Scottish scientists develop 'see-through' soil
- 27 September 2012
- From the section Tayside and Central Scotland
Scientists at the James Hutton Institute and the University of Abertay Dundee have developed a special 'see-through' soil.
The transparent material was designed to help researchers study plant roots.
It took the team two years to find a compound that could match the properties of soil.
The new soil replicates the real thing in terms of water retention, ability to hold nutrients and capability for sustaining plant growth.
The development of the new compound has been described as a milestone in the study of the rhizosphere - the world of plant roots - and is expected to benefit research in numerous areas.
Lionel Dupuy, a theoretical biologist in the Ecological Sciences group at the James Hutton Institute, said it was an important step forward.
"With this new technique, scientists now have a way to observe soil processes, live and in situ," he said.
"This is exciting because there are so many things to discover in soil and we don't know yet what they are."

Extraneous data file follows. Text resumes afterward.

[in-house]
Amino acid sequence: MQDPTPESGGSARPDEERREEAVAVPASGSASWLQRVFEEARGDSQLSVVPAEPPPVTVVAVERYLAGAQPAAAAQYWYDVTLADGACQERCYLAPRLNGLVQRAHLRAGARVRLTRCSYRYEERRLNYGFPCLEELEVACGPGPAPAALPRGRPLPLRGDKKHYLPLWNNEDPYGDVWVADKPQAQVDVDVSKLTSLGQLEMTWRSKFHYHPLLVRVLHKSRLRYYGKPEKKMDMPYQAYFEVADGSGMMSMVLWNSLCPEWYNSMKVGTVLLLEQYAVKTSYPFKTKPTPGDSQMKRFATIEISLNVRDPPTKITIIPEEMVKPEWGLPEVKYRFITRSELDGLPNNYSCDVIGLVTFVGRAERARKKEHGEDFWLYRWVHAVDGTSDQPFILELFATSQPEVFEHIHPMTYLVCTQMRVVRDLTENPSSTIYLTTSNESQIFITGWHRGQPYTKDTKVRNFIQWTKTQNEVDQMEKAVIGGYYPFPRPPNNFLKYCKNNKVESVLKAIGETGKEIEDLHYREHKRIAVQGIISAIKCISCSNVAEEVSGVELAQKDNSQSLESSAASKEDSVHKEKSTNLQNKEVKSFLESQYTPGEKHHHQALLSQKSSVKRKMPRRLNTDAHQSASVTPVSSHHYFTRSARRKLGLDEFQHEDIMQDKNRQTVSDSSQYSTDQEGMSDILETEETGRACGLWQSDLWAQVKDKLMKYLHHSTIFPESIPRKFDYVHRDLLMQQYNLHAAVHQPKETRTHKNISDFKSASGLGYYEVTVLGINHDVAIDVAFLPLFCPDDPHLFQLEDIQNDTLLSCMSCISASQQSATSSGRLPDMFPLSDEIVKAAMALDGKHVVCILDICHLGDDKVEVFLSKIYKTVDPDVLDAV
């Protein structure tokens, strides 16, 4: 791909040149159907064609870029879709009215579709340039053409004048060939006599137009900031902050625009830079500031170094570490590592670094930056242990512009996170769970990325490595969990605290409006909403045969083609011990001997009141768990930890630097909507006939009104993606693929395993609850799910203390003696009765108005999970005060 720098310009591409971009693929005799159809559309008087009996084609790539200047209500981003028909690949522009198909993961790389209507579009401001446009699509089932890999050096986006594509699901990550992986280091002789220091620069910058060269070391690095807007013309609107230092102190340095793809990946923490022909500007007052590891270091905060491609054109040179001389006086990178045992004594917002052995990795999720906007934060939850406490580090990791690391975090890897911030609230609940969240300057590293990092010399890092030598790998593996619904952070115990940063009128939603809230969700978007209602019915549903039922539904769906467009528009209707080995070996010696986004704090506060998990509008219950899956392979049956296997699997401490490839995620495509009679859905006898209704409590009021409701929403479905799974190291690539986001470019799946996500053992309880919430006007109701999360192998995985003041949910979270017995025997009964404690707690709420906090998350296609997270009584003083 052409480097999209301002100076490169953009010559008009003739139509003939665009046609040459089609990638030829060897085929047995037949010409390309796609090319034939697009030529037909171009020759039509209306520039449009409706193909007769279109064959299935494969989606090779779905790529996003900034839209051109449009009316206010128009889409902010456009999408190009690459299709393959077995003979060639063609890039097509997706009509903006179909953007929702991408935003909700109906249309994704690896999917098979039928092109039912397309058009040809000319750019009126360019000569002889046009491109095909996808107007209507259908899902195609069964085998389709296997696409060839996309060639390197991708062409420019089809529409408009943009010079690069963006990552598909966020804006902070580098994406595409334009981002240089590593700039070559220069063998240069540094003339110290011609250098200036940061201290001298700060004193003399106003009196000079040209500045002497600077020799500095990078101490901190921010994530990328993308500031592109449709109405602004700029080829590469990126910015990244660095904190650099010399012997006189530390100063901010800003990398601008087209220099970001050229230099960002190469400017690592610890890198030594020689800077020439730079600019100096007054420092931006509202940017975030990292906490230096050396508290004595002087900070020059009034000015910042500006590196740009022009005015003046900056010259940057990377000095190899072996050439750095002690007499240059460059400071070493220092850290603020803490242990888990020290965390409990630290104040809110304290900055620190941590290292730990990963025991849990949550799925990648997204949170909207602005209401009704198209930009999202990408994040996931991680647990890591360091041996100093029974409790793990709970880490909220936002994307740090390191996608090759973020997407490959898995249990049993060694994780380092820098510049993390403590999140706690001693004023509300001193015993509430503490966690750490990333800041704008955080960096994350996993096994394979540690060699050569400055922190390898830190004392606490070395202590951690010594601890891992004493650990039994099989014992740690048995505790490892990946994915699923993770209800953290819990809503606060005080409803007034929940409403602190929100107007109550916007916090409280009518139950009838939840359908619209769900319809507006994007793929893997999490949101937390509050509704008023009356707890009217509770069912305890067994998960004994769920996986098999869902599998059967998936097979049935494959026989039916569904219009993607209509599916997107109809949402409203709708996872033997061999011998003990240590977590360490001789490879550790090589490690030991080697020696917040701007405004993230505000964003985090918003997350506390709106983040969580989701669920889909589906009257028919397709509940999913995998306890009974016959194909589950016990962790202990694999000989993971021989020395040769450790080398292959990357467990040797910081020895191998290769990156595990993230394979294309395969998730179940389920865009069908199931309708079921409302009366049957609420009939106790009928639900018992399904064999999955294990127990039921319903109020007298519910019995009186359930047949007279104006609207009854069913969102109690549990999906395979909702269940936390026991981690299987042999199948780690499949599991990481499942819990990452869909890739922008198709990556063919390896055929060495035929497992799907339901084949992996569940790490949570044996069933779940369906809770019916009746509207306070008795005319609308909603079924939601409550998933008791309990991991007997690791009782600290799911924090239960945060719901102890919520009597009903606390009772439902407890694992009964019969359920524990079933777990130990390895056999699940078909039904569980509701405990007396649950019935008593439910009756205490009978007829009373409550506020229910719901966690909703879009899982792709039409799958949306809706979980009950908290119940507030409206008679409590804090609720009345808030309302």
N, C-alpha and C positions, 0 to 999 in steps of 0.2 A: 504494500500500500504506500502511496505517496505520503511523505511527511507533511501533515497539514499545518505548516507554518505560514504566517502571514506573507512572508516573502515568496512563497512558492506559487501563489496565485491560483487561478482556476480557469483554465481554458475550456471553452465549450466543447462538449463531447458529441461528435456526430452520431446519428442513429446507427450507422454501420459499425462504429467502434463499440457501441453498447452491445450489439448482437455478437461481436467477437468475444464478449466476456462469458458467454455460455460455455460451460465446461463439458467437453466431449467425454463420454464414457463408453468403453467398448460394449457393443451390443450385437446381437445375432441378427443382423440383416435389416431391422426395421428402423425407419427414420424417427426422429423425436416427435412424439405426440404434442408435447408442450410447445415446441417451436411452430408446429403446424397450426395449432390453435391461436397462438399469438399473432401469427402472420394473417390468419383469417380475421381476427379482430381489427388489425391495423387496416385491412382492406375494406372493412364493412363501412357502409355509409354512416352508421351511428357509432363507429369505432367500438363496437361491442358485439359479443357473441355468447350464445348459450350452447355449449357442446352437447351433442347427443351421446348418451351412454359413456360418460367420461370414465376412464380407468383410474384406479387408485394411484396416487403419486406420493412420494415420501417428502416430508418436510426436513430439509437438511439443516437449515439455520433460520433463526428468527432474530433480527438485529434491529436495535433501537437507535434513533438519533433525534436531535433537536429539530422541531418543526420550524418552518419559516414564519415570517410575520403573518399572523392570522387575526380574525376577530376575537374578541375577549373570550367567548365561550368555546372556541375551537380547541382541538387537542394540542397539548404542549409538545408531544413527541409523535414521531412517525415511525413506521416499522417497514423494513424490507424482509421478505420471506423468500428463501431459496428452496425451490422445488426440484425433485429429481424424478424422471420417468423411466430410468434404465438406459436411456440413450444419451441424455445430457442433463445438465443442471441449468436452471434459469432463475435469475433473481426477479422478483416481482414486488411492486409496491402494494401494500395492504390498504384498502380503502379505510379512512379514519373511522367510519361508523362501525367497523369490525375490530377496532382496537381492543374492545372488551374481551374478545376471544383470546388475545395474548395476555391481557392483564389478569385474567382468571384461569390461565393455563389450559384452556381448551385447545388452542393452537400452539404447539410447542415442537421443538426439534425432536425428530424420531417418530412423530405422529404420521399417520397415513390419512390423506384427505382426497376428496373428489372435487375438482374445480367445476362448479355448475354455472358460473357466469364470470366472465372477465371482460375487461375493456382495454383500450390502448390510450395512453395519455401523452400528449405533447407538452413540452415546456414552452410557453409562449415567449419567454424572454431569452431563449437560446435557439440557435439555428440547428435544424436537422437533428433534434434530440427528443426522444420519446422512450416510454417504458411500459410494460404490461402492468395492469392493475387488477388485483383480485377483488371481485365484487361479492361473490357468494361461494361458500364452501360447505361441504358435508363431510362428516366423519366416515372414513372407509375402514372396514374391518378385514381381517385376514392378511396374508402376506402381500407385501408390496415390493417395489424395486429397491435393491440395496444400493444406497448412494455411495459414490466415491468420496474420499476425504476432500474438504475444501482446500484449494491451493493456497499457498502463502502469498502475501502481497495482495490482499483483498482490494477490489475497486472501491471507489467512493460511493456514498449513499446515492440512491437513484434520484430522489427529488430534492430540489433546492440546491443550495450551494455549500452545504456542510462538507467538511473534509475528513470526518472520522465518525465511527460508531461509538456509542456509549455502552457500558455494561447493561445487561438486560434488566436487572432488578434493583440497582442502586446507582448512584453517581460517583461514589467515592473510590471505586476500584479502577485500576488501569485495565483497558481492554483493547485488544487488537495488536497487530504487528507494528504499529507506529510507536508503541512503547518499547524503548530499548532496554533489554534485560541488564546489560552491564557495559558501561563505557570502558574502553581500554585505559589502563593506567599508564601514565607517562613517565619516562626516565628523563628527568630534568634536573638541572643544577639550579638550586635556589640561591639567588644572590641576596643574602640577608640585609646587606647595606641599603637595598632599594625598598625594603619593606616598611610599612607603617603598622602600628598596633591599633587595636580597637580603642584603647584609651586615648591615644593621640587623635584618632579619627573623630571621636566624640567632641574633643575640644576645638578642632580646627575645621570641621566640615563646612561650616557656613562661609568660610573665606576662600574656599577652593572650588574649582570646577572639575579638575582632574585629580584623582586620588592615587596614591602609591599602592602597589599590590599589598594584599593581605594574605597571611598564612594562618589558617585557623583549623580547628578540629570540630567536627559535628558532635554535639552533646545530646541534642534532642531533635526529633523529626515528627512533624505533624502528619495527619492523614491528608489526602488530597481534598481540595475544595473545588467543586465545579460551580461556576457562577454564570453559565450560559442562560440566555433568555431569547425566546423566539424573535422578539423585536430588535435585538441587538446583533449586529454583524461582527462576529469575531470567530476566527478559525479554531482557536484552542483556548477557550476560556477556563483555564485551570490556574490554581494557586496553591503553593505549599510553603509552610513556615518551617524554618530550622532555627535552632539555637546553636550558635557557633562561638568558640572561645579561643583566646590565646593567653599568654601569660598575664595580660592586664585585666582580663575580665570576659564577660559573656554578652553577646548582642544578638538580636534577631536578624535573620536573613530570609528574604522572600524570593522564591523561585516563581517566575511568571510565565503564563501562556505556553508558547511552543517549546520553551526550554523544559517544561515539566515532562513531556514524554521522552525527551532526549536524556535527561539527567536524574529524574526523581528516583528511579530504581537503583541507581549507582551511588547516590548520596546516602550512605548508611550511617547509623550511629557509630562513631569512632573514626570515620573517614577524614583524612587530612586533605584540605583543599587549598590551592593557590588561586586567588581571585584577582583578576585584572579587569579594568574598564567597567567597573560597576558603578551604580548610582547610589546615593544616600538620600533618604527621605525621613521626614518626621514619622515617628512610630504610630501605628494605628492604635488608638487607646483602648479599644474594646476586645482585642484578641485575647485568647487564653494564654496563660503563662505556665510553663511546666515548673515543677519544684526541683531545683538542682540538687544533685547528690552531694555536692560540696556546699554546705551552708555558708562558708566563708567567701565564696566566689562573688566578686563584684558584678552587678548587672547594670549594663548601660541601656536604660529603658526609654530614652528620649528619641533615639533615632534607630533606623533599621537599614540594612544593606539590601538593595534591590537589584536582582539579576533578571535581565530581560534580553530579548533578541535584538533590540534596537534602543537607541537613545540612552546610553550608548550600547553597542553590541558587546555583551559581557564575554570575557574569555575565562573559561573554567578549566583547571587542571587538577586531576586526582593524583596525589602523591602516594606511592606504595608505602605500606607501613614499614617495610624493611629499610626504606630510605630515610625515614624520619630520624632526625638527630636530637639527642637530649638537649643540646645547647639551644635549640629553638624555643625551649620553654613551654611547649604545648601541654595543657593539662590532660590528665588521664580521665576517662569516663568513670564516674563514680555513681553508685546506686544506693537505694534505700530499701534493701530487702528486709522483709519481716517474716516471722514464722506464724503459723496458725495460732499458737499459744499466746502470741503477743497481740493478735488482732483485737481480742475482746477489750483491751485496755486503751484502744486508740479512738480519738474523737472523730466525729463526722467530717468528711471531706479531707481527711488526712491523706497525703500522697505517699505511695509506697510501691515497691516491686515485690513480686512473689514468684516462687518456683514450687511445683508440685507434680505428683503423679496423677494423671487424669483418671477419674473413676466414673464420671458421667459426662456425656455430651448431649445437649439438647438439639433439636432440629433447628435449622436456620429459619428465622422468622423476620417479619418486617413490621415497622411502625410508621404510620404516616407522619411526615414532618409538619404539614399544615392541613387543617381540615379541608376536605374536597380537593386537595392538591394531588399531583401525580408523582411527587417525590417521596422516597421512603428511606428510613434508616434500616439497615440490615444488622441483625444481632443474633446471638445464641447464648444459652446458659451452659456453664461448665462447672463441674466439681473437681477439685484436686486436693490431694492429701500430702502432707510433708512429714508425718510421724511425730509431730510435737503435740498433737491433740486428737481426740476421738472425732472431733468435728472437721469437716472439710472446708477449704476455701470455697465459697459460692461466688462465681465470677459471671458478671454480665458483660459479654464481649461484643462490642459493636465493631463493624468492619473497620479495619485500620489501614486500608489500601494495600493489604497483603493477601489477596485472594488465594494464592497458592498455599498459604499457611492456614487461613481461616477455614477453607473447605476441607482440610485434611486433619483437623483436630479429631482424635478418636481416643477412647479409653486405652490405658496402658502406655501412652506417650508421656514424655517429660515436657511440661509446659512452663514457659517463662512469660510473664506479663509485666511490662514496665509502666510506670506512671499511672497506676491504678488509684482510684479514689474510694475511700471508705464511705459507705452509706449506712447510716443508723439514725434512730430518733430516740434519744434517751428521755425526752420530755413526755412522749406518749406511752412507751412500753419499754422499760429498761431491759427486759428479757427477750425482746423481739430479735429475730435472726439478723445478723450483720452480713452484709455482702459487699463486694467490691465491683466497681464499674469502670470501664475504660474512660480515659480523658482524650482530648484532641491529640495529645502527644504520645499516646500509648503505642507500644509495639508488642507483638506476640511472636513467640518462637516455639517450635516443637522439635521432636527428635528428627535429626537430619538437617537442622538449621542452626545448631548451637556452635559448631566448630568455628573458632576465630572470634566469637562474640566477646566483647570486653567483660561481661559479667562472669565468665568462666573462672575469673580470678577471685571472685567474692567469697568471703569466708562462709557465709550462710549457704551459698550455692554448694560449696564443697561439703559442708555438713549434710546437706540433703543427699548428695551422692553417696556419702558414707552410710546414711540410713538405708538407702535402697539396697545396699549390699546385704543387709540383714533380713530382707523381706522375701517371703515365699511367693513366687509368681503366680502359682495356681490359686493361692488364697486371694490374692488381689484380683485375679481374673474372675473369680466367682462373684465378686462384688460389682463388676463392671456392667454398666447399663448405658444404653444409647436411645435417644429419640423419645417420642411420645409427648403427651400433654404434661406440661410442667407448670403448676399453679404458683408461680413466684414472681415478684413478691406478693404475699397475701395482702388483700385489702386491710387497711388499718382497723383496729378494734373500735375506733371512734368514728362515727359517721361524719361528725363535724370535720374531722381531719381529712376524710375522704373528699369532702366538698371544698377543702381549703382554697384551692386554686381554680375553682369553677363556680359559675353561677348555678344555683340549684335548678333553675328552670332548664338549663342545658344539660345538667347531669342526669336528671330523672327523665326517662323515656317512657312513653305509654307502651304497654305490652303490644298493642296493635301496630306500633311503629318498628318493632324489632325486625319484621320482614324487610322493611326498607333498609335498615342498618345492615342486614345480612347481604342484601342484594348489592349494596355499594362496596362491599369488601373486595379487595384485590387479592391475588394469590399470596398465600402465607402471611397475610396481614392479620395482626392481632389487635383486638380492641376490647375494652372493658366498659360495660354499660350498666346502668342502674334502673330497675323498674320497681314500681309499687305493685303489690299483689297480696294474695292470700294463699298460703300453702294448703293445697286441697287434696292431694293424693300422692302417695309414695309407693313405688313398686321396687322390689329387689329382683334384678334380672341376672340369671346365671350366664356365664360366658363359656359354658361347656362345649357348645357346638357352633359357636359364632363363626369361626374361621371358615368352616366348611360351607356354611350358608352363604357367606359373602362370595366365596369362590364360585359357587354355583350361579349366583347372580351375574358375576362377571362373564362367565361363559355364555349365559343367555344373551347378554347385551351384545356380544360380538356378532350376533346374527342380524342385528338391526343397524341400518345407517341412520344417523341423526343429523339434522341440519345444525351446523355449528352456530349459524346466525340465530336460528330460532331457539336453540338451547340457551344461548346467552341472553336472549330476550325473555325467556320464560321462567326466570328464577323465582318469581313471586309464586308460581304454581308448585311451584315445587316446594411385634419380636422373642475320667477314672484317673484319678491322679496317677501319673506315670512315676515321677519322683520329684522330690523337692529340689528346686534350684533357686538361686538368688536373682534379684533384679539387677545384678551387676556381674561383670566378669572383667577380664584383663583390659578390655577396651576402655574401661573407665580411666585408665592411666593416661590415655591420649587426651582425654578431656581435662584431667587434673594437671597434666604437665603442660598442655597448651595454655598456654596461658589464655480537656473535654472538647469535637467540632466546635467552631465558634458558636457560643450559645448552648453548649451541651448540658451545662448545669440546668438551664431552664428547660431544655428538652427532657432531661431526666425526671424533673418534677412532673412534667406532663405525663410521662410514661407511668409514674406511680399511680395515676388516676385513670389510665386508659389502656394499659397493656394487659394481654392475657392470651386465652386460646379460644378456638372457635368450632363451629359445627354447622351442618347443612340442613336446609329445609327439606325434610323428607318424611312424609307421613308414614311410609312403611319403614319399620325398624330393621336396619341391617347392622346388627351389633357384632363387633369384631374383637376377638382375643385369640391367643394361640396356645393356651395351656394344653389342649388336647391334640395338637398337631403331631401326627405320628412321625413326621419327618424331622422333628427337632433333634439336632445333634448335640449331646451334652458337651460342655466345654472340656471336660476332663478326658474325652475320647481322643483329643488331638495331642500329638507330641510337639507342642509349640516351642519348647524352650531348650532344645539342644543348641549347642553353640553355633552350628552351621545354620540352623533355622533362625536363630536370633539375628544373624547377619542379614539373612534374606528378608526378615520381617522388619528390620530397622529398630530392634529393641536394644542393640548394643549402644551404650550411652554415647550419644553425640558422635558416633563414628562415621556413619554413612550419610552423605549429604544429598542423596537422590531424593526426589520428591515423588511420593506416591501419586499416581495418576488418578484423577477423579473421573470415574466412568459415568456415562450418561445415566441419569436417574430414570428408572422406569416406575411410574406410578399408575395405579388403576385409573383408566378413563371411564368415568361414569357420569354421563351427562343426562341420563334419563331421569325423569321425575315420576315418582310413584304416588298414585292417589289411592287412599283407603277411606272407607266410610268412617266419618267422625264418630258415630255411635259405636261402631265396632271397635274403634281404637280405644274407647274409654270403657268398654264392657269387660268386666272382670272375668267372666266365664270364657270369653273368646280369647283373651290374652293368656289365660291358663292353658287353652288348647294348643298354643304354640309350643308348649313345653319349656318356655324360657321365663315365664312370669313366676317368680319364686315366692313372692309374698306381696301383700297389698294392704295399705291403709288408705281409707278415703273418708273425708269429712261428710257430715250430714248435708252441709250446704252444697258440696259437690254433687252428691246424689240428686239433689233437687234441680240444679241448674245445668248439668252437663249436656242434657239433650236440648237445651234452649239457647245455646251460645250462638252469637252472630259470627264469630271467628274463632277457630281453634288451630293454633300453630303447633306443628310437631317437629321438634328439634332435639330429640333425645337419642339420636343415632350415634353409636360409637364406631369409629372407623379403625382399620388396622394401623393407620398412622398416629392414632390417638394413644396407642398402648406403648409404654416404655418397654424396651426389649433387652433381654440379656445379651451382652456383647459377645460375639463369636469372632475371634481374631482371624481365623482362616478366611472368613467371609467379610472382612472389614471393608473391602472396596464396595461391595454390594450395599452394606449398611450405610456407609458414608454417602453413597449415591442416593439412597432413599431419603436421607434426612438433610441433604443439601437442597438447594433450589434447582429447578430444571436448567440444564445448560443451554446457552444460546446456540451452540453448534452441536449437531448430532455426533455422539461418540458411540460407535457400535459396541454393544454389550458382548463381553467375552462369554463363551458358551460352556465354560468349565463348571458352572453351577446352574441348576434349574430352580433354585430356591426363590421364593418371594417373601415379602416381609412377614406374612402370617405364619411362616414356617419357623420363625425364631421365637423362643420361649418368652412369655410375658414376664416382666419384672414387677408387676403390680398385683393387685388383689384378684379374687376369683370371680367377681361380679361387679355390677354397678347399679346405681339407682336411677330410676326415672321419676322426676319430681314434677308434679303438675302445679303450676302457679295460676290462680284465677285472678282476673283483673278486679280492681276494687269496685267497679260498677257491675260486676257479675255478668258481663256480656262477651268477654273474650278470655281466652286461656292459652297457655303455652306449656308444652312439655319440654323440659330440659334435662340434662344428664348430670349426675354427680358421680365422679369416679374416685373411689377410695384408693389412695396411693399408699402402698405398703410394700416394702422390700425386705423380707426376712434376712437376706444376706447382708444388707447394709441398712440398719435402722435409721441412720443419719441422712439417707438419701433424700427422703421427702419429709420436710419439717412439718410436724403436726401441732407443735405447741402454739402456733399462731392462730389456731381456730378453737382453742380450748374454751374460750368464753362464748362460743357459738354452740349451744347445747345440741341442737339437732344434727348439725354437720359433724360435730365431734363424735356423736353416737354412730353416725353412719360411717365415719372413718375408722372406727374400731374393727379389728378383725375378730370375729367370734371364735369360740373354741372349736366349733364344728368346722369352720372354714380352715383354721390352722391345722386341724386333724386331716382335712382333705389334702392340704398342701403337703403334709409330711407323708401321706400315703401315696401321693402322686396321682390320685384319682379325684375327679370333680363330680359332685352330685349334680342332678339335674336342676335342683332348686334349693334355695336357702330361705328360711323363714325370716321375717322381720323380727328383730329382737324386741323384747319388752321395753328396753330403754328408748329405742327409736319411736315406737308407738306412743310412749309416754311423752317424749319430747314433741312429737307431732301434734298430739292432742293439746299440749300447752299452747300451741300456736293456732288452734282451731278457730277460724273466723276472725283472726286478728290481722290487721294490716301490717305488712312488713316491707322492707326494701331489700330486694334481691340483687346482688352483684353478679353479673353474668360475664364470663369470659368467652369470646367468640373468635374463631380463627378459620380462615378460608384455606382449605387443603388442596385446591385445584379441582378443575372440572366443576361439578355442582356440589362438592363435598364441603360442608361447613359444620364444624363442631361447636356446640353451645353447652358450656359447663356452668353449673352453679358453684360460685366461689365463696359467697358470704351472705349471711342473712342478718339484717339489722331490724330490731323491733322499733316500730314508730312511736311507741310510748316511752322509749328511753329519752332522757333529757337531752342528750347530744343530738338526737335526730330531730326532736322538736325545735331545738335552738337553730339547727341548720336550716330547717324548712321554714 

It took Dr Dupuy and his colleagues two years of painstaking research to find a compound that could replicate soil chemistry, but eventually they found success with a synthetic composite known as Nafion, often used in power-generating fuel cells.
The artificial soil is not especially transparent on its own, but when saturated with a special water-based solution it becomes translucent.
Dr Dupuy said he expected to see the soil used in a wide range of research: "There are many different scientific disciplines that could benefit from this research. Transparent soils could be used to study the spread and transmission of soil borne pathogens.
"In crop genetics, transparent soils could be used to screen the root systems of a range of genotypes. This would help breed crops with more efficient root systems so that agriculture can rely less on fertilisers."
According to the team behind the see-through soil, future paths of research will focus on controlling a greater range of chemical and physical properties, so that transparent soils can be tailored to meet the needs of the disciplines of soil biology.
They also hope to lower the overall cost of the technique, so that it can be used by everyone and at a larger scale.